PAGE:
We’ll go back to the demo machine for that.

We’ll hook this up real quick.

We’ll need to take our existing data source methods and replace them with slightly more sophisticated ones, that understand how to deal with sectioning.

Here they are.

We’ll go through them briefly.

Now we need to be able to tell the CollectionView how many sections there are in it.

If our GroupByTag check box is checked, which with will set the property, we just return the count of the number of tags in the image collection.

Plus one because we want that extra untagged ImageFiles collection section, sorry, at the end.

Simple enough.

Reporting the number much items in a section, again it is a little different if we’re grouping by tag, basically we want to say if the section corresponds to one of our tags in our collection, we’ll return the count of the number of ImageFiles in the tag that corresponds to that section.

If we’re in the special untagged ImageFile section at the end we’ll return the count of untagged ImageFiles, and so on.

It’s pretty straightforward.

We’ll look at Item For Represented Object At Index Path.

This is the same implementation as before, it is able to be because I factored out this ImageFile At Index Path method for my own use which, actually, this one is not suitable because it looks at the item index and not the section index.

We’ll replace it with a smarter version that knows we might want to group by tag.

If we’re grouping by tag, again, if the section corresponds to one of our tags, we’ll find the ImageFile in the list of ImageFiles for that tag, according to the item index, and the section index that tells us which tag we’re dealing with.

Let’s try building and running now.

We can check group by tag here and now we have our items grouped by tag and we get the same flow and re-layout as before, and if we zoom in we can see.

This is our header view which we defined in a nib, it is basically a container, gives us a light gray background and has a text field, you can put any kind of controls you want in here in these, this is our footer view here, this is sort of a darker gray, telling us – we have put a text field in telling us how many ImageFiles are in the group.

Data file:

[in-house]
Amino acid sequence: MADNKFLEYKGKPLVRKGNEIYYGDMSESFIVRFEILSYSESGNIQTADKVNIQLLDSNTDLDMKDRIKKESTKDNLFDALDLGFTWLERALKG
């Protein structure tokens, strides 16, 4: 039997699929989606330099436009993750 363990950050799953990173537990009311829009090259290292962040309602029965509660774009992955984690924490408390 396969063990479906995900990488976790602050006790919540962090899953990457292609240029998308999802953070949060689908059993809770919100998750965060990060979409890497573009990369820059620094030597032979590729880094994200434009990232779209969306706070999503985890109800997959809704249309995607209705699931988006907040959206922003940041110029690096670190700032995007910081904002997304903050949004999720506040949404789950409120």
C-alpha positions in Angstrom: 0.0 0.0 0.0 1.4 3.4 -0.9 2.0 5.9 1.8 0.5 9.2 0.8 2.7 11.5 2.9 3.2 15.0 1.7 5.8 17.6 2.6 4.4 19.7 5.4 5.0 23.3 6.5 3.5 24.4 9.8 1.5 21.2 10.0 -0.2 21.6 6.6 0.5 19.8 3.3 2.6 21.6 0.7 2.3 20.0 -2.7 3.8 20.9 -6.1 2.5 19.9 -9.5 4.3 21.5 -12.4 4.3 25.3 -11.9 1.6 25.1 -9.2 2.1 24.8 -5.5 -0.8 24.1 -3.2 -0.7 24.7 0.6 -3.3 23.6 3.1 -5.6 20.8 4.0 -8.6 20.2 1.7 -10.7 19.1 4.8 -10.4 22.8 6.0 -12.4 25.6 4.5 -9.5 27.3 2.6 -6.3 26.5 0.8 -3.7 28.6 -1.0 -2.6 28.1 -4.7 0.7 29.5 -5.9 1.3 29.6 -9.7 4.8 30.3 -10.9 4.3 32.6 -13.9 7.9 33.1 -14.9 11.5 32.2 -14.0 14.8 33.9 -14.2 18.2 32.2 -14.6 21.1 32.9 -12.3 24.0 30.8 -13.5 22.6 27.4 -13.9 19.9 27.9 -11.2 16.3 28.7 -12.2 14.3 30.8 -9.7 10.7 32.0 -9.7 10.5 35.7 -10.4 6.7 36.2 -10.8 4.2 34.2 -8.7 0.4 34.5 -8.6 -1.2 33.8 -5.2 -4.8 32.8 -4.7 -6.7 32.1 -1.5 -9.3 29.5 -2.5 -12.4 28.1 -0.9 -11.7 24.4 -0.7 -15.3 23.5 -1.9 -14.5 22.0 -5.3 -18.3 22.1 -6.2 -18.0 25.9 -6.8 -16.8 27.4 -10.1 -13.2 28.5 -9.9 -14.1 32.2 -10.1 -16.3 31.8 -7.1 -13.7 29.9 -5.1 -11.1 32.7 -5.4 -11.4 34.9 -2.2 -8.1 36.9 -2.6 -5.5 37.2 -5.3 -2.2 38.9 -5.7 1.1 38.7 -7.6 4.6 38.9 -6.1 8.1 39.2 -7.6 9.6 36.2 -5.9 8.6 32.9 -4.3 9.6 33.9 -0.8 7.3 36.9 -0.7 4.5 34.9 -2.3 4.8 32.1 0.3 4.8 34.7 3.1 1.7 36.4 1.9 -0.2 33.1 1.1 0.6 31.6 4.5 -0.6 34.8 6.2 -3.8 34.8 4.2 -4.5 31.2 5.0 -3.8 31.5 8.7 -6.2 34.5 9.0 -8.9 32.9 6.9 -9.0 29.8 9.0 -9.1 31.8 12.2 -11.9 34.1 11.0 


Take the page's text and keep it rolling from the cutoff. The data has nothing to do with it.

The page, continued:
That’s really all it takes to implement sections, it is basically the same as on iOS.

the one thing that I elided here, oh, two things I elided, are the creation of the supplementary views, the.

headers or footers, there is a bit of code here, but basically it is really very parallel.

The main point of interest is where we call back to the CollectionView and say, make Supplementary Element View, sorry, Make Supplementary Element View of kind, the Flow layout defines, are section header, and section footer.

It will be one of those.

We know when it is section header we’ll look for header.nib, we’re going to look for footer.nib if it is the footer.

We pass that in as an identifier.

Once we’ve got our view, we’re getting a view, and not a ViewController this time.

We can find and set up the value for TextField, do whatever we want, and return it back to the CollectionView.

Last thing we need to do is implement these delegate methods the Layout uses to figure out what’s the proper size, basically the height to display the header at, and the height to display the footer at.

We have NSIs in each case, and since we have a vertically-scrolling flow layout, only the height matters, the width will just get clipped to the width of the scroll view.

We had to do that to make sure that ourheaders and footers showed up.

That’s it.

Now we can move on to updating when our model changes.